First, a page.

Accurate, dependable and good-looking, there is much to like about Sako's new lightweight rifle, which is hard not to recommend, says Bruce Potts.
There are plenty of centrefire rifles available to British shooters in the sub-£1,000 range but those wanting a more prestigious yet value-for-money rifle have the Sako 85 model as their option. The Tikka T3 range caters for most needs but the Sako 85 Carbonlight extends the choice and boosts the class of the Sako/Tikka group portfolio.
On test this time is the new version of the popular Finnlight model called the Sako 85 Carbonlight. It has a new stock design and uses new materials but follows the ethos of a strong yet ultra-light shooting rifle. The Carbonlight sports a carbon-fibre stock. This saves on weight, as does the shorter fluted barrel. The stainless steel finish to the metalwork completes a striking and highly practical hunting rifle. Importantly, as with all Sakos, they also have very good “out of the box” accuracy.
Stalkers or vermin controllers want a good design and strong stock capable of a good bed for the action to maintain good accuracy. This carbon-fibre stock borrows from the aerospace industries and car manufacture and provides a very lightweight yet rigid construction compared with other lightweight stocks, which are usually flexible.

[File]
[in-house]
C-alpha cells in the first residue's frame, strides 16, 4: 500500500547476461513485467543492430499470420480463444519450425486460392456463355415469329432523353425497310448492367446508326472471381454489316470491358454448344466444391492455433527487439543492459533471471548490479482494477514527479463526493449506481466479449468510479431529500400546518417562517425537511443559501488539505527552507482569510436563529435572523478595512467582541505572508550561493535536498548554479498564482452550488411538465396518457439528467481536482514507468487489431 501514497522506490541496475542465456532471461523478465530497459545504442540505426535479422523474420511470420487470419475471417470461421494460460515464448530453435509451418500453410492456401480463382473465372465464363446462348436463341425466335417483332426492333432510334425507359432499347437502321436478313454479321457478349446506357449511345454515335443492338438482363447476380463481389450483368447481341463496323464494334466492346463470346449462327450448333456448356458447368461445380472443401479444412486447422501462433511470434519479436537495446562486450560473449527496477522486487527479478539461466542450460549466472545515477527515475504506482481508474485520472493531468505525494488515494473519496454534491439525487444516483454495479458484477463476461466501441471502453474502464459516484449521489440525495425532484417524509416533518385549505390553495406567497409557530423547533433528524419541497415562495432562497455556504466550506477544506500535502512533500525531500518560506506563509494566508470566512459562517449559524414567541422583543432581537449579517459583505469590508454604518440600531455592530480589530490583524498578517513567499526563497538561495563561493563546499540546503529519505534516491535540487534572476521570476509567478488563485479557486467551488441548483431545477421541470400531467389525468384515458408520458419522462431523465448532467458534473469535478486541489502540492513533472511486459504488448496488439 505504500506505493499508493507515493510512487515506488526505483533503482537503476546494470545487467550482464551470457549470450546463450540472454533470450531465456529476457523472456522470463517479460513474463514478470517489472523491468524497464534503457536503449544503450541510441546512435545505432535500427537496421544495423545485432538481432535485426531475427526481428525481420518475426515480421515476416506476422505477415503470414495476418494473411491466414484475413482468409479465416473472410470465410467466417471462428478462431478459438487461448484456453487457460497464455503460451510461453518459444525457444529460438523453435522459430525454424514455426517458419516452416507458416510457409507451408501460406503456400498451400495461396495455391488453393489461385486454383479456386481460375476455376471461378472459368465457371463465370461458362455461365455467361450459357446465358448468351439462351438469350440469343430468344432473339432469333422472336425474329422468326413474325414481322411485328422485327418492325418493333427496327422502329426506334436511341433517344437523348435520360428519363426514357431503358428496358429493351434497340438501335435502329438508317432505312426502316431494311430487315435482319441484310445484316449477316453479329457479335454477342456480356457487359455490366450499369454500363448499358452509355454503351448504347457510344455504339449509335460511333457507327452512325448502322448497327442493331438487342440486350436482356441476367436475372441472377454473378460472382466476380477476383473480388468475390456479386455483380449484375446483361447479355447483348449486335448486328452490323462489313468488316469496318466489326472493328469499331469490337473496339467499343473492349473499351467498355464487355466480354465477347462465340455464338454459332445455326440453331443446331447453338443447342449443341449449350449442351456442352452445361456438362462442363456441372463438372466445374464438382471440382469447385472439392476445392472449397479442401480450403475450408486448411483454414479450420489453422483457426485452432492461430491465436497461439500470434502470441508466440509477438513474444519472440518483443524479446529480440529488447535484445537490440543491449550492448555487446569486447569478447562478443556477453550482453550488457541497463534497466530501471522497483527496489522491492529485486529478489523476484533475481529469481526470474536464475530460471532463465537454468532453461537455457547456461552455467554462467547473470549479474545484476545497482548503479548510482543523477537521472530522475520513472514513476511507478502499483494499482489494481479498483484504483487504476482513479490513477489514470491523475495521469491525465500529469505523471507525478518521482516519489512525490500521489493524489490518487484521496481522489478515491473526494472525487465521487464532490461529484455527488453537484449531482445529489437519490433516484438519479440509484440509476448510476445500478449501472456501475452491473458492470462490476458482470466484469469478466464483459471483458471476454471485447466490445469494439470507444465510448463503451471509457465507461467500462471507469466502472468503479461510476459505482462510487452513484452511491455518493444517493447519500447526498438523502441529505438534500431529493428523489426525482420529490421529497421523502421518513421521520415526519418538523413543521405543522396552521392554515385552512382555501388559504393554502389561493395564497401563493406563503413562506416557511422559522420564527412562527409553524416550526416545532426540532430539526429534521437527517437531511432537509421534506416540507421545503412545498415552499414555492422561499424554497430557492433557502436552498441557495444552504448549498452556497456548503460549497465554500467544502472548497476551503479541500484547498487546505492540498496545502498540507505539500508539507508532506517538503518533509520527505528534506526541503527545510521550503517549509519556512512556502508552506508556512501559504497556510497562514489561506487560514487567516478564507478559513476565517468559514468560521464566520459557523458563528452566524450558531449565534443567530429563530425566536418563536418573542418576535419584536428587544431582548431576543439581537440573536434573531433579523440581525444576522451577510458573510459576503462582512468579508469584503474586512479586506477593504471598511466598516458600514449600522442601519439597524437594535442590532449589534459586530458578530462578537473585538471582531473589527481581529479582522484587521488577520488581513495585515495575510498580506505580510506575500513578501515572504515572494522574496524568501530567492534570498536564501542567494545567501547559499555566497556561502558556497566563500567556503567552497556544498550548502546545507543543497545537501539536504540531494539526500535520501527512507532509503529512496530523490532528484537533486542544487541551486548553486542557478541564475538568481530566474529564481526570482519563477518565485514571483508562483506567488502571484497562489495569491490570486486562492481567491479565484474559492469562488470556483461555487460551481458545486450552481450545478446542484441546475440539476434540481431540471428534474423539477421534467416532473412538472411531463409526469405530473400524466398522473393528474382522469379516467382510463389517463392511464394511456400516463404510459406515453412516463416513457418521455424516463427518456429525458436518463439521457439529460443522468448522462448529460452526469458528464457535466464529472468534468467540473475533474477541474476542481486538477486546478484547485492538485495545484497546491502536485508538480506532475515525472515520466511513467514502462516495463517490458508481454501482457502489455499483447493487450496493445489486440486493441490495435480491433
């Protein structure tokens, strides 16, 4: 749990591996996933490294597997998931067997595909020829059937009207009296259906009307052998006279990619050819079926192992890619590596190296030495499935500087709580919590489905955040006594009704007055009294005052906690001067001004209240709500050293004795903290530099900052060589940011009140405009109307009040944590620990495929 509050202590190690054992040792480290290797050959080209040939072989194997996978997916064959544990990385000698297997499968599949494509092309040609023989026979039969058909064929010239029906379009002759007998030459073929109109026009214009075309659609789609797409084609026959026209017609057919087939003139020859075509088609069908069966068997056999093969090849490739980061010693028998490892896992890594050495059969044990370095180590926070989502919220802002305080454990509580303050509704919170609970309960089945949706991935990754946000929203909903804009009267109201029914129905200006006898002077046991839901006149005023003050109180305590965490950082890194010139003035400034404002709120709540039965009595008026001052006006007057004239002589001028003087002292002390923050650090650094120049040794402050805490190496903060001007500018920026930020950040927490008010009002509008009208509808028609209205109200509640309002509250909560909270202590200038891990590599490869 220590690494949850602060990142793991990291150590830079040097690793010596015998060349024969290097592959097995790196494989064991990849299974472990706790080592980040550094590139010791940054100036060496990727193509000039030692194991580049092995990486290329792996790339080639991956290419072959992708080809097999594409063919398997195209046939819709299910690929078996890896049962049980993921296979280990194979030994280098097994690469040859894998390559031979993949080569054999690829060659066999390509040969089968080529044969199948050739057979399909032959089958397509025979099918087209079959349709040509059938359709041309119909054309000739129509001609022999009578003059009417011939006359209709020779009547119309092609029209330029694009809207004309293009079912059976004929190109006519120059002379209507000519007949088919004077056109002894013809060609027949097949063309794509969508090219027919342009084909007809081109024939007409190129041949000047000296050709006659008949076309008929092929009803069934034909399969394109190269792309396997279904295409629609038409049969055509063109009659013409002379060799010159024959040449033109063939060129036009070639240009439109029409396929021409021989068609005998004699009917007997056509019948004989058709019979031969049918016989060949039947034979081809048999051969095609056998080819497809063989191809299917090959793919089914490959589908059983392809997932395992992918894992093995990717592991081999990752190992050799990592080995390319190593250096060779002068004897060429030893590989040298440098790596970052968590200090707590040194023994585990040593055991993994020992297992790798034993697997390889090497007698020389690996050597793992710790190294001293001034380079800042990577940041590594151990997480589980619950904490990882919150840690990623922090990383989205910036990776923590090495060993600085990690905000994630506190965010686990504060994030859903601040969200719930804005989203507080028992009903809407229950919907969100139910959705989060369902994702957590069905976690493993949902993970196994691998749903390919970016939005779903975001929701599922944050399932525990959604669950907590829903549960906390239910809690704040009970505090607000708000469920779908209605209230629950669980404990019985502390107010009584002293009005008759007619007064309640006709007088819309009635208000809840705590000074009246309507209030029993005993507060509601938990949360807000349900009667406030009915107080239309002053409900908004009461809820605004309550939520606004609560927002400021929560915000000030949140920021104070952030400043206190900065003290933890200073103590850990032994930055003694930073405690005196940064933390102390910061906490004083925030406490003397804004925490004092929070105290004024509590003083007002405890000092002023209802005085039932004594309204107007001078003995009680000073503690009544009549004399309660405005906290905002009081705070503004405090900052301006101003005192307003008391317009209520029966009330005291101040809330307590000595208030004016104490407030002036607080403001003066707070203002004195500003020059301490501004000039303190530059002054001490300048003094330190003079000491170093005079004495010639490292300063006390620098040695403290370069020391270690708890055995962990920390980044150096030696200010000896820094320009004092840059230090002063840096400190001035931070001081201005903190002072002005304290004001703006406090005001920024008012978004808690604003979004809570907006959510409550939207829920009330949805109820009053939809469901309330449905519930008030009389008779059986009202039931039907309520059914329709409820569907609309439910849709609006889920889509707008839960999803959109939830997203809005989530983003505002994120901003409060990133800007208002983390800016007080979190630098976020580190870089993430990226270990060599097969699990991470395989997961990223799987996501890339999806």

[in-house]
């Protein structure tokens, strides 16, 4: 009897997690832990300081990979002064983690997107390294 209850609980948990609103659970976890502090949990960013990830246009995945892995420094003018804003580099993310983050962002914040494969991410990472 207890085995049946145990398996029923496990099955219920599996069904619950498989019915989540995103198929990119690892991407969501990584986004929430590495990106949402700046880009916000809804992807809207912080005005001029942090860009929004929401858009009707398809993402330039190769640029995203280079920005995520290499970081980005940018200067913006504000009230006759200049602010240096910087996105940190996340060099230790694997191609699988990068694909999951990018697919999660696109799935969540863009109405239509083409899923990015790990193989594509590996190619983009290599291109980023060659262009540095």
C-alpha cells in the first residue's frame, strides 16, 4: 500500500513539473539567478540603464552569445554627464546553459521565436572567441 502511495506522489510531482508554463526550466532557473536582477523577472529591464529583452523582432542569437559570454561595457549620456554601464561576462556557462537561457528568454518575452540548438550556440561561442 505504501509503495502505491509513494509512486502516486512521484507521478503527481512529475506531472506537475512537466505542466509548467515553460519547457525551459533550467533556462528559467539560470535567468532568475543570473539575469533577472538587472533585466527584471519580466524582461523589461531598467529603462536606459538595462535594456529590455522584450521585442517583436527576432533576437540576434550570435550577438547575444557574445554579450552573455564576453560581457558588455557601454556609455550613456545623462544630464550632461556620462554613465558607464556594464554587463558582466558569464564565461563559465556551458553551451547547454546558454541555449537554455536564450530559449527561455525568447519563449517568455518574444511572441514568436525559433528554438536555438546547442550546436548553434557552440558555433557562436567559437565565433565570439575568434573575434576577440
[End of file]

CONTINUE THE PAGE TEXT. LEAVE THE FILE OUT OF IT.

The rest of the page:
The new Sako stock reduces the weight by 1lb and you can feel this. The whole rifle feels very light and portable, perfect for long treks on the hill. It has the typical carbon-fibre exterior weave pattern that is further enhanced by a soft-touch textured surface for assured grip.
The butt section has a subtle cheekpiece and scalloped bottom sections, which lends character and allows a firm grip with the supporting hand when shooting from a bipod.
Barrel and action
The 85 action comes in cartridge-specific sizes so that the cartridge length is matched to the overall size of action. This allows for optimal bolt travel length. In .22-250 cartridge the “S” action is used.
The stainless steel action has a good satin finish to reduce reflection and the tapered scope grooves are cut into the action top for a precise scope fitment.
The bolt has the characteristic three- locking lug system to improve the lock-up into the receiver ring. This allows a short bolt lift to avoid contact with the scope eyepiece and speeds up bolt operation, too. The bolt lugs have shallow depressions on their tops that ride in raceways in the action. This makes for a really smooth operation and avoids binding. There is a claw extractor sited in the bolt face providing good grip of the case and the bottom of the bolt head has a slot cut so that case ejection is simultaneous with contact on the sprung ejector spur at the rear of the action body.
Another good feature is the “controlled round feed” design on the bolt that allows direct engagement of the cartridge rim from the magazine. This gives a precise lower angle feeding and control of the cartridge that improves reliability.